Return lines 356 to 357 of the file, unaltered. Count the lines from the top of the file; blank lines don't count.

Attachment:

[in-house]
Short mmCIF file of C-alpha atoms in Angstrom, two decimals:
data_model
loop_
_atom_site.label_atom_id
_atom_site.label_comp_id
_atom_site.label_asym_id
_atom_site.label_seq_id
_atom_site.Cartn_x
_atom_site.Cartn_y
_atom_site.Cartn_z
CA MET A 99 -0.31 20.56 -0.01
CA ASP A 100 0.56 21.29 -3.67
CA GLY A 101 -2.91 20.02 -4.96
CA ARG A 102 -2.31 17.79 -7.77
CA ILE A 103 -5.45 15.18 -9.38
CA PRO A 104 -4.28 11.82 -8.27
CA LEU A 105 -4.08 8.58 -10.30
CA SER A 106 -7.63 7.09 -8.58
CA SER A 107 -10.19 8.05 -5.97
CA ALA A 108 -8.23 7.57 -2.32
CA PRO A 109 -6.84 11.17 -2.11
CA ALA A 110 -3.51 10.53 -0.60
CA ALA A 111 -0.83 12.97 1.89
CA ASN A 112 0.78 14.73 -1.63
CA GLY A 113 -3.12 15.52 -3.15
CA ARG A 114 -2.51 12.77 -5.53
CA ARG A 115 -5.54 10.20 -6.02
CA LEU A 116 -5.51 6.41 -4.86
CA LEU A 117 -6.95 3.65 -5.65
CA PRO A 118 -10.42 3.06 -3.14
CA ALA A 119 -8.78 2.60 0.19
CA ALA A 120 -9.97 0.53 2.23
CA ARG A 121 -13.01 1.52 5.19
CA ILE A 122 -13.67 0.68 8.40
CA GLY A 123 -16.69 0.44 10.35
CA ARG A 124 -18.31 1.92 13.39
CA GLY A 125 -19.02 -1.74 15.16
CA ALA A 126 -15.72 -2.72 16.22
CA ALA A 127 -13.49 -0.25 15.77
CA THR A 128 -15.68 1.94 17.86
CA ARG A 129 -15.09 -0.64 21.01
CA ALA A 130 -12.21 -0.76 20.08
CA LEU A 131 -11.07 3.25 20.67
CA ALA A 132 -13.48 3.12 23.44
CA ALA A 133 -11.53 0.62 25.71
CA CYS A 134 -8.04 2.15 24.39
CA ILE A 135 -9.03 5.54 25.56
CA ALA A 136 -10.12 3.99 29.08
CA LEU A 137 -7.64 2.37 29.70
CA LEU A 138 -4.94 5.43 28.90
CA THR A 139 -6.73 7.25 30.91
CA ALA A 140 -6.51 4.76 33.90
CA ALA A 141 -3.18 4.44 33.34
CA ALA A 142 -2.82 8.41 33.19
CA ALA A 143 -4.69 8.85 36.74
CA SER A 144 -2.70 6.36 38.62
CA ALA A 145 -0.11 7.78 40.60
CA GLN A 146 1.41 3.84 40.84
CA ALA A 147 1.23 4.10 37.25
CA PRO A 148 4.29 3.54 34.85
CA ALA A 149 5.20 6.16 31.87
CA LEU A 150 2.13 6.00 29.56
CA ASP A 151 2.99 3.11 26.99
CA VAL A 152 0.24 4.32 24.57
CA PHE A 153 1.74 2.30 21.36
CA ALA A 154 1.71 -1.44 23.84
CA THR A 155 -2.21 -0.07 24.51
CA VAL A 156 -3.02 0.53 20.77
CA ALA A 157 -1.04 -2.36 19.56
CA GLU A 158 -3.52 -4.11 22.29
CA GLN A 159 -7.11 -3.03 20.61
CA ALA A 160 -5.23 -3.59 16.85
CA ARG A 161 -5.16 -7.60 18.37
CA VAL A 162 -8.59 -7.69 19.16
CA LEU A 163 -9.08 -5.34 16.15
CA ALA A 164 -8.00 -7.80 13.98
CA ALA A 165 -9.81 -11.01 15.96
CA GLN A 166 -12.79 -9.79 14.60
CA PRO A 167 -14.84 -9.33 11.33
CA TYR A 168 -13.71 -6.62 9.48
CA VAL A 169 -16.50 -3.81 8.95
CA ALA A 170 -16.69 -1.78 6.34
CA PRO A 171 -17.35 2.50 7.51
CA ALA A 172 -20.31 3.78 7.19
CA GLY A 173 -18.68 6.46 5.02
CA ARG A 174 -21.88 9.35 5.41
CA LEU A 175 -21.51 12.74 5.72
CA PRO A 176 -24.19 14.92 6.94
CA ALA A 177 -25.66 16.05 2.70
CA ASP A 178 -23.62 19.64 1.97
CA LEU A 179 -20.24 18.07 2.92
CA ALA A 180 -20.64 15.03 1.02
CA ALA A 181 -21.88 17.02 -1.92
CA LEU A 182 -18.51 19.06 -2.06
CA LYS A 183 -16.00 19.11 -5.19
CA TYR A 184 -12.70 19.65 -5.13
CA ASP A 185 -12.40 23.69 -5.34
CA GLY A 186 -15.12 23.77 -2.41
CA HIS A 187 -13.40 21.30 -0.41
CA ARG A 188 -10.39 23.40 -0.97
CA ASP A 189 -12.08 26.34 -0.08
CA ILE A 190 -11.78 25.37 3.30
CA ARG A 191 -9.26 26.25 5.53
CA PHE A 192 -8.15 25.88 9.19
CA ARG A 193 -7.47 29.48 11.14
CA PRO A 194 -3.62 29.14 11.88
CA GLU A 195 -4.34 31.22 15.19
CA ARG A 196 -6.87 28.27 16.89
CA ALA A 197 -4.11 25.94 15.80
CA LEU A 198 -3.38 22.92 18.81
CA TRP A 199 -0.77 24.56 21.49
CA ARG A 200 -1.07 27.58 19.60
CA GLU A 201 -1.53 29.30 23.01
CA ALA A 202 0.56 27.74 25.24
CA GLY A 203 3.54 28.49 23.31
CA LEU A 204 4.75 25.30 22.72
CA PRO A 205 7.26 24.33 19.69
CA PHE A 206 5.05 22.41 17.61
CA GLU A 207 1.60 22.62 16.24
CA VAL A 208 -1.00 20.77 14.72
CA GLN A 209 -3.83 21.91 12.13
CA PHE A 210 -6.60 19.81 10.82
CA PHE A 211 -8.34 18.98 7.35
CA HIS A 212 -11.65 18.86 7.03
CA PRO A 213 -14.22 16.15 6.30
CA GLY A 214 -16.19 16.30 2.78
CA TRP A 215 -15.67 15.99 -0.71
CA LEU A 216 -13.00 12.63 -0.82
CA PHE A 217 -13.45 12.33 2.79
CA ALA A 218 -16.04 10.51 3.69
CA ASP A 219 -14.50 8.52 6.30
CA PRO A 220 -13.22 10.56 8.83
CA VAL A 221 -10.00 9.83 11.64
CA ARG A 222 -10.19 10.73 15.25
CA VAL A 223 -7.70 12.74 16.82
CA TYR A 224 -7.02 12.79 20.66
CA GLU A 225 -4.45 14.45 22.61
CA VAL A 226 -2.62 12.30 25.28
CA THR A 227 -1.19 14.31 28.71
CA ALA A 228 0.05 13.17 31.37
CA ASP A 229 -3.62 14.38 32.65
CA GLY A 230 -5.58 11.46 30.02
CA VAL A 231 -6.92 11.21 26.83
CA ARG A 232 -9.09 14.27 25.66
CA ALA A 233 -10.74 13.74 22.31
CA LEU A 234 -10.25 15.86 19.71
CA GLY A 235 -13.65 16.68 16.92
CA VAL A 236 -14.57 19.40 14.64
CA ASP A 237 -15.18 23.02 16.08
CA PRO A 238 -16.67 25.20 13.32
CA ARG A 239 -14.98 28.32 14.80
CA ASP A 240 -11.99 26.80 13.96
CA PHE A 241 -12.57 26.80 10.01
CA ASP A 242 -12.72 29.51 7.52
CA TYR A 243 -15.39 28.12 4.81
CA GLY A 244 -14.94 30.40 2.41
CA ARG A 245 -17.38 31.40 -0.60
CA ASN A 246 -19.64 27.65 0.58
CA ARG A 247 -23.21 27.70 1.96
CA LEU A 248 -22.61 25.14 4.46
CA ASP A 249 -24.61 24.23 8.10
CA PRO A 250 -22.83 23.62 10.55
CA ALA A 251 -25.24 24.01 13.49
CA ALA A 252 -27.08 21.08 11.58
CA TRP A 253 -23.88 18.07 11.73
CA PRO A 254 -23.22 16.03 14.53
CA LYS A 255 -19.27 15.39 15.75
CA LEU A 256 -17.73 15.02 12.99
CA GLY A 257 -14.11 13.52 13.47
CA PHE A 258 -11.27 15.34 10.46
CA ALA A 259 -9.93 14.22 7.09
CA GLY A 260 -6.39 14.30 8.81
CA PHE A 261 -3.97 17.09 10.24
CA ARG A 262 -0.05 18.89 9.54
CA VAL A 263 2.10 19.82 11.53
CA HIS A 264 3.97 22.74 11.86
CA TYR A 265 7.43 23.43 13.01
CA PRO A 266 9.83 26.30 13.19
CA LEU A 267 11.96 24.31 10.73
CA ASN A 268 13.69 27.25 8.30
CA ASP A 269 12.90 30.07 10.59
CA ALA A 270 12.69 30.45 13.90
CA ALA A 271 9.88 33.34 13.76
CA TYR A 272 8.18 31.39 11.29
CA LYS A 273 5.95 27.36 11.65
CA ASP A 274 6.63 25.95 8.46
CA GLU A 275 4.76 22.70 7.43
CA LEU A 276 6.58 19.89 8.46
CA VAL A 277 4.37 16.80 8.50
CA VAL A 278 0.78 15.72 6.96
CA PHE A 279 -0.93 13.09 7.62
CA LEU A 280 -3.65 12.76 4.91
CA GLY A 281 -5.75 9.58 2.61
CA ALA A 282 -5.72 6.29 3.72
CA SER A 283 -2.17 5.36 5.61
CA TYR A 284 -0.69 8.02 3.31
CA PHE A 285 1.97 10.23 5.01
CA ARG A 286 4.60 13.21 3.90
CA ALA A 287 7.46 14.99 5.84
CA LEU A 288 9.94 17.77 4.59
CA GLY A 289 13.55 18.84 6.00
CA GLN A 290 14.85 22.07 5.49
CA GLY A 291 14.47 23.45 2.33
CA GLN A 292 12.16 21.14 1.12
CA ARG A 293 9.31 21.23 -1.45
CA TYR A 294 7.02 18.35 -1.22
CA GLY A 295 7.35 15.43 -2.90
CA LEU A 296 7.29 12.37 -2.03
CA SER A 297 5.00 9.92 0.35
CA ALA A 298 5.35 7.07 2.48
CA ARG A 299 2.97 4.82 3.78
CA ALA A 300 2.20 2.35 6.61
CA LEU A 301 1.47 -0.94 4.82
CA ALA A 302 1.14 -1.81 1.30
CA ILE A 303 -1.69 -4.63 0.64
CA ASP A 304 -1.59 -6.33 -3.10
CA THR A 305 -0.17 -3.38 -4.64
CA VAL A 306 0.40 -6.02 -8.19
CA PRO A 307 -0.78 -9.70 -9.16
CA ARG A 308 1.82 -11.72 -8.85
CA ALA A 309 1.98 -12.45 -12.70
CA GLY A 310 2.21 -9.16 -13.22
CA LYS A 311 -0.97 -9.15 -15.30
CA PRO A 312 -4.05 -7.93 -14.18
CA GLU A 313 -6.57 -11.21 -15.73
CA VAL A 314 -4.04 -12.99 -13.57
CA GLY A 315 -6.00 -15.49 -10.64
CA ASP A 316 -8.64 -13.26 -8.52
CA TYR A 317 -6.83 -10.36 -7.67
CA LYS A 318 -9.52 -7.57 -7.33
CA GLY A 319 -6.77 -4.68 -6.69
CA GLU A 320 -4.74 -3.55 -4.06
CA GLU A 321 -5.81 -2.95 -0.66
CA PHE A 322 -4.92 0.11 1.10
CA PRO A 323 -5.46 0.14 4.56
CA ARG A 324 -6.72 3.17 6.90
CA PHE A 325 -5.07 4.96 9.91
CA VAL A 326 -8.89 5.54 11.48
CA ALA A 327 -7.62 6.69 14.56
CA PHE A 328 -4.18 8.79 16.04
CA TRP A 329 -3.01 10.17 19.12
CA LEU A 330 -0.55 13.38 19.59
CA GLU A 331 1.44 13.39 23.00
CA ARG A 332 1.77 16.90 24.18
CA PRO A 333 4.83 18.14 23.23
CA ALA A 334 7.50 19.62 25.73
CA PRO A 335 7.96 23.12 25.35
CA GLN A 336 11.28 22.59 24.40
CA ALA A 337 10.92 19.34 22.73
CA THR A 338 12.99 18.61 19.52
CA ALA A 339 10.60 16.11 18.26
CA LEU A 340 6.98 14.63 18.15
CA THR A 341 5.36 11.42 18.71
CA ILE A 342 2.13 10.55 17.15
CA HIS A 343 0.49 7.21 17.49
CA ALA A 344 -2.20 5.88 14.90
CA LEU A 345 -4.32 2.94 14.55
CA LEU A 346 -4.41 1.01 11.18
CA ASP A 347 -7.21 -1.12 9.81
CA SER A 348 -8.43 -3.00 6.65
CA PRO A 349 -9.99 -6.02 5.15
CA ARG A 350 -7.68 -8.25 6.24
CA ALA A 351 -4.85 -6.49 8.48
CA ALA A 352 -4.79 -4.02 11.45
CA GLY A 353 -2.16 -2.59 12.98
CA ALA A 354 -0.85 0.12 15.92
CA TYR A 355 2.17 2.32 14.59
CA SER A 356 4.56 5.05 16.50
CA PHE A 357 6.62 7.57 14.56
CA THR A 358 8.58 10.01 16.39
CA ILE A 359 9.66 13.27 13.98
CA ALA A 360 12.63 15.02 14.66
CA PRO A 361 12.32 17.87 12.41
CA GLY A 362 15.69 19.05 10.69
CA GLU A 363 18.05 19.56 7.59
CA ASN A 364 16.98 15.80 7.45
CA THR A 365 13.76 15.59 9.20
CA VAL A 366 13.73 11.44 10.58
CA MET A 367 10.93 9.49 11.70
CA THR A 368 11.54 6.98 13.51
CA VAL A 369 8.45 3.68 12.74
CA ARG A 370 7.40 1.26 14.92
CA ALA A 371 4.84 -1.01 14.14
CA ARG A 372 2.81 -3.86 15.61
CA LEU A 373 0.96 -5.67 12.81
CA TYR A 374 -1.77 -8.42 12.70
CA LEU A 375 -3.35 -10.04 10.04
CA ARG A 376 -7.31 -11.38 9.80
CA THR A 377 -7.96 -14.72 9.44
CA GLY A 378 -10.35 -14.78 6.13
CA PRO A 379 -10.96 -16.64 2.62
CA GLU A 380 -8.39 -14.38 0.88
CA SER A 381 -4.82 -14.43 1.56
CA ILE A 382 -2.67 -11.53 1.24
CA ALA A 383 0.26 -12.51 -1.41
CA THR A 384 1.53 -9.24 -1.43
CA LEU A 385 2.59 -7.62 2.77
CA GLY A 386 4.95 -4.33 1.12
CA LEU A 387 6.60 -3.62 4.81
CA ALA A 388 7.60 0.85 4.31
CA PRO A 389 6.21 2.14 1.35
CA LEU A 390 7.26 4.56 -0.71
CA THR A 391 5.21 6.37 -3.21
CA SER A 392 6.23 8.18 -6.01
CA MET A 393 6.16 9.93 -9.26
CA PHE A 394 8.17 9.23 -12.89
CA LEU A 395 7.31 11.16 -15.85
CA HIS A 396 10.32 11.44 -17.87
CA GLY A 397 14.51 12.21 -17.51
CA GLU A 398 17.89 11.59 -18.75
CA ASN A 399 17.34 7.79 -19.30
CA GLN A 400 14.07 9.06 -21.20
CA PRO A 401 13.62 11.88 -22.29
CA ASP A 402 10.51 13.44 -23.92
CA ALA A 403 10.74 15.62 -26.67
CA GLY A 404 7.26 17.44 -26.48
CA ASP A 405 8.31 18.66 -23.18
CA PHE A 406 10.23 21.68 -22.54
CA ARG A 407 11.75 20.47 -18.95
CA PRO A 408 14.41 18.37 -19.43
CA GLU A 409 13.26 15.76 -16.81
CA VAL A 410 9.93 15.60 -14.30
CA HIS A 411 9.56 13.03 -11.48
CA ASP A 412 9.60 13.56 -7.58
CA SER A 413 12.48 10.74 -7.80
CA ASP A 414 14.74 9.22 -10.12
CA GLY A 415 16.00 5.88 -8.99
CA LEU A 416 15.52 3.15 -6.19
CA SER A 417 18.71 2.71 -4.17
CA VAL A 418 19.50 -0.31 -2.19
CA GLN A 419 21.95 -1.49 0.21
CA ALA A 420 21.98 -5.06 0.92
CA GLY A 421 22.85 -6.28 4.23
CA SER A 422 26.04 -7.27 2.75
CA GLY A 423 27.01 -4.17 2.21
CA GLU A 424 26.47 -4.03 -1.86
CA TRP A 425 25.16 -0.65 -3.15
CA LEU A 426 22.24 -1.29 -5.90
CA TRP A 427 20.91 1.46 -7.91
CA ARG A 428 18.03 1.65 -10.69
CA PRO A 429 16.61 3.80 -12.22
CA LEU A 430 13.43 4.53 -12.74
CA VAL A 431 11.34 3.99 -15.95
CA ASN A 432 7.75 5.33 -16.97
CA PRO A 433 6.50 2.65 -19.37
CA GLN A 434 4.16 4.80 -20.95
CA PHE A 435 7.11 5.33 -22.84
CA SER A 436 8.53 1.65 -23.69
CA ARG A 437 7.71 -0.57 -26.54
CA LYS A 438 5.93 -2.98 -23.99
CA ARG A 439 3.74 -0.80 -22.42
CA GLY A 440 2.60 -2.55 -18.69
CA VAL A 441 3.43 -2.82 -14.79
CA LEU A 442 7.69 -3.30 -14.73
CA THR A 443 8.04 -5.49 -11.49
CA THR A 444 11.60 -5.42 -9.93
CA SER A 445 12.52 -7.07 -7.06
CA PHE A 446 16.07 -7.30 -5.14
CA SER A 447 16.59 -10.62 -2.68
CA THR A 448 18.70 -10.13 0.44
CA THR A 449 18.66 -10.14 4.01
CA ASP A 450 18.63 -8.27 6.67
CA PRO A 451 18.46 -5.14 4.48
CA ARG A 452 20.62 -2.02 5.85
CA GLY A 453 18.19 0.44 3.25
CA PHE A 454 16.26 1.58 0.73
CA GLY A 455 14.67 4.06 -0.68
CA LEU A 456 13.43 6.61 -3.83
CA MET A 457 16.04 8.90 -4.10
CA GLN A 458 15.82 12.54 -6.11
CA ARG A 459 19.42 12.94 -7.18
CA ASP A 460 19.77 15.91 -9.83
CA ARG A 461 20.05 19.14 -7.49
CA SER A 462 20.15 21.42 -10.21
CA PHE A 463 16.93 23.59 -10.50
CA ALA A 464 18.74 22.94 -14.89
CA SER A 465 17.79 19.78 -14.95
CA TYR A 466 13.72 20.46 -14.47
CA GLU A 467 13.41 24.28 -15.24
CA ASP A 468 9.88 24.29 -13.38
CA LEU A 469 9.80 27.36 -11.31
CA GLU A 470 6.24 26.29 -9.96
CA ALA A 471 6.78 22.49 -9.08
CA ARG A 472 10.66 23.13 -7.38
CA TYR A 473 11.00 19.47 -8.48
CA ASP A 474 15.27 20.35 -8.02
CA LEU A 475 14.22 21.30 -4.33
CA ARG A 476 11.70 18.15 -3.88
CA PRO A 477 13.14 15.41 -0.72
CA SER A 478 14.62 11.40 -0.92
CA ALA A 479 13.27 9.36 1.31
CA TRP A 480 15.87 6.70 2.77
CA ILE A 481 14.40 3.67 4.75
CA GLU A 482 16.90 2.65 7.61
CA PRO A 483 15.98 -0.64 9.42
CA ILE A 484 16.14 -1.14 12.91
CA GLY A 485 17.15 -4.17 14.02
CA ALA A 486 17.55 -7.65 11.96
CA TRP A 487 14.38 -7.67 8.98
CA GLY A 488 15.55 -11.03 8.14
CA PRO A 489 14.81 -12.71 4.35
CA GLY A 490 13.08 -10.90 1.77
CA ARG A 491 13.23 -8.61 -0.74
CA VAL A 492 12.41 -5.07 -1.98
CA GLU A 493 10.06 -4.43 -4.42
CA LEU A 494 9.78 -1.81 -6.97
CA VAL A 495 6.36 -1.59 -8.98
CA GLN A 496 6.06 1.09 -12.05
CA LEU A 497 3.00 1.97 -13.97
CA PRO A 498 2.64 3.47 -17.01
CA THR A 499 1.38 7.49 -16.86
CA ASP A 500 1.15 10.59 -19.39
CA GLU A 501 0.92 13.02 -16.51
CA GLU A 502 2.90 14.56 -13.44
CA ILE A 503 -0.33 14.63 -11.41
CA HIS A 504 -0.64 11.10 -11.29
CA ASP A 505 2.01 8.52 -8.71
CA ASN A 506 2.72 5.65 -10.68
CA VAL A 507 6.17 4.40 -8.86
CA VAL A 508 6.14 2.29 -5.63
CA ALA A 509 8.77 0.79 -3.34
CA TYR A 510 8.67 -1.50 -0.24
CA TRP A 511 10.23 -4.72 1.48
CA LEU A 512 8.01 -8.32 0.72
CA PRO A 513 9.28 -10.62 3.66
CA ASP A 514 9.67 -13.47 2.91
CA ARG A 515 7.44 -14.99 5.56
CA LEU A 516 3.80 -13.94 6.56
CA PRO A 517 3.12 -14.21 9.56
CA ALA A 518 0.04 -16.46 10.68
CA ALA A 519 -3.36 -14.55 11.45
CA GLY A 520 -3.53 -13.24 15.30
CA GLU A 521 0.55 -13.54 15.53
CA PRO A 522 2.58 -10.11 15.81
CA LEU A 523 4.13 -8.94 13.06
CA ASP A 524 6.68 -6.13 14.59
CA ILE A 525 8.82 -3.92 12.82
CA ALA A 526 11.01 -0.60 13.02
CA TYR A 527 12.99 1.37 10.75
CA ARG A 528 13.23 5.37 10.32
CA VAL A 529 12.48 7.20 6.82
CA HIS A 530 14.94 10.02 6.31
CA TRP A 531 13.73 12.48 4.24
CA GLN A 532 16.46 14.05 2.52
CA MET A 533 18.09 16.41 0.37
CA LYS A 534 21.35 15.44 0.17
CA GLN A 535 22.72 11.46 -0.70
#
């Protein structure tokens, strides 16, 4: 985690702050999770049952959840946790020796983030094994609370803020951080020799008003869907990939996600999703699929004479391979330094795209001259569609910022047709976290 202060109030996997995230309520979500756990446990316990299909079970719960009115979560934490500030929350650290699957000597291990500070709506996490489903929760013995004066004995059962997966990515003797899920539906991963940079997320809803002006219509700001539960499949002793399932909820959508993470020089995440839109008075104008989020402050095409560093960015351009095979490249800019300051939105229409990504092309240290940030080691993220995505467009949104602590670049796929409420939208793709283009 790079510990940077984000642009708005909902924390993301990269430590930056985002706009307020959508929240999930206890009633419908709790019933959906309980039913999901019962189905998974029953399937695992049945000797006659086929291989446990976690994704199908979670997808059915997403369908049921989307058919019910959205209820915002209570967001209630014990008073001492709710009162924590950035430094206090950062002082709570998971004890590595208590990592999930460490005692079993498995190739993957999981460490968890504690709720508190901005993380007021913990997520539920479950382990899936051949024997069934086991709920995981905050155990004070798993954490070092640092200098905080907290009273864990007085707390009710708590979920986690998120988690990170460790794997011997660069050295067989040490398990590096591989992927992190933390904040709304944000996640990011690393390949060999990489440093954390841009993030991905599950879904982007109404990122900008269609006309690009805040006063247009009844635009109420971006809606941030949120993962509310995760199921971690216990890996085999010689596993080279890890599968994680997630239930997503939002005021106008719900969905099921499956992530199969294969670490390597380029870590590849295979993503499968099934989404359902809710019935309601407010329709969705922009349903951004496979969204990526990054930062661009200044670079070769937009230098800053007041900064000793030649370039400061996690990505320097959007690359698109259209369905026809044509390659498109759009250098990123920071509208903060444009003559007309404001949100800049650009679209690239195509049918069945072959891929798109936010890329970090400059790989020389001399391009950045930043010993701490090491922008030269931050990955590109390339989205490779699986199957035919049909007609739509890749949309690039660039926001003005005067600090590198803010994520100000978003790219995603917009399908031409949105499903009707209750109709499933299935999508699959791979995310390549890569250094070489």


CA THR A 443 8.04 -5.49 -11.49
CA THR A 444 11.60 -5.42 -9.93